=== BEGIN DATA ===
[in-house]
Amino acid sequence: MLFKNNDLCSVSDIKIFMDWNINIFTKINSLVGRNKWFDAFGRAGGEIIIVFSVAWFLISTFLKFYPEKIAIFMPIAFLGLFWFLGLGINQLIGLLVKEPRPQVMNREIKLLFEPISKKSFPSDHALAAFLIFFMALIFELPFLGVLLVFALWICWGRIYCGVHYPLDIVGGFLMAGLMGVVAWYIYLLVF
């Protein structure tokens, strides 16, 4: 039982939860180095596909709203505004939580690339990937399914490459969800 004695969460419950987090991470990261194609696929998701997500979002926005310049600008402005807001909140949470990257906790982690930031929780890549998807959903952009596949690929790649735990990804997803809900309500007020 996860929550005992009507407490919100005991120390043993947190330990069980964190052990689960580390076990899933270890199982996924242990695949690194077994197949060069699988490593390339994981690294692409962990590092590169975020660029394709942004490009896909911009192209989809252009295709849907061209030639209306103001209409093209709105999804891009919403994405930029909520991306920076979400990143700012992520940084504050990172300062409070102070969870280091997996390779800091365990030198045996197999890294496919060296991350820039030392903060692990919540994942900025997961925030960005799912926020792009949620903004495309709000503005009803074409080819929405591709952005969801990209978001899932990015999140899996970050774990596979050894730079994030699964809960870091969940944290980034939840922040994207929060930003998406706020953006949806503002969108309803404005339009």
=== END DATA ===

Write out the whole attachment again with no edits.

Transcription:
[in-house]
Amino acid sequence: MLFKNNDLCSVSDIKIFMDWNINIFTKINSLVGRNKWFDAFGRAGGEIIIVFSVAWFLISTFLKFYPEKIAIFMPIAFLGLFWFLGLGINQLIGLLVKEPRPQVMNREIKLLFEPISKKSFPSDHALAAFLIFFMALIFELPFLGVLLVFALWICWGRIYCGVHYPLDIVGGFLMAGLMGVVAWYIYLLVF
């Protein structure tokens, strides 16, 4: 039982939860180095596909709203505004939580690339990937399914490459969800 004695969460419950987090991470990261194609696929998701997500979002926005310049600008402005807001909140949470990257906790982690930031929780890549998807959903952009596949690929790649735990990804997803809900309500007020 996860929550005992009507407490919100005991120390043993947190330990069980964190052990689960580390076990899933270890199982996924242990695949690194077994197949060069699988490593390339994981690294692409962990590092590169975020660029394709942004490009896909911009192209989809252009295709849907061209030639209306103001209409093209709105999804891009919403994405930029909520991306920076979400990143700012992520940084504050990172300062409070102070969870280091997996390779800091365990030198045996197999890294496919060296991350820039030392903060692990919540994942900025997961925030960005799912926020792009949620903004495309709000503005009803074409080819929405591709952005969801990209978001899932990015999140899996970050774990596979050894730079994030699964809960870091969940944290980034939840922040994207929060930003998406706020953006949806503002969108309803404005339009």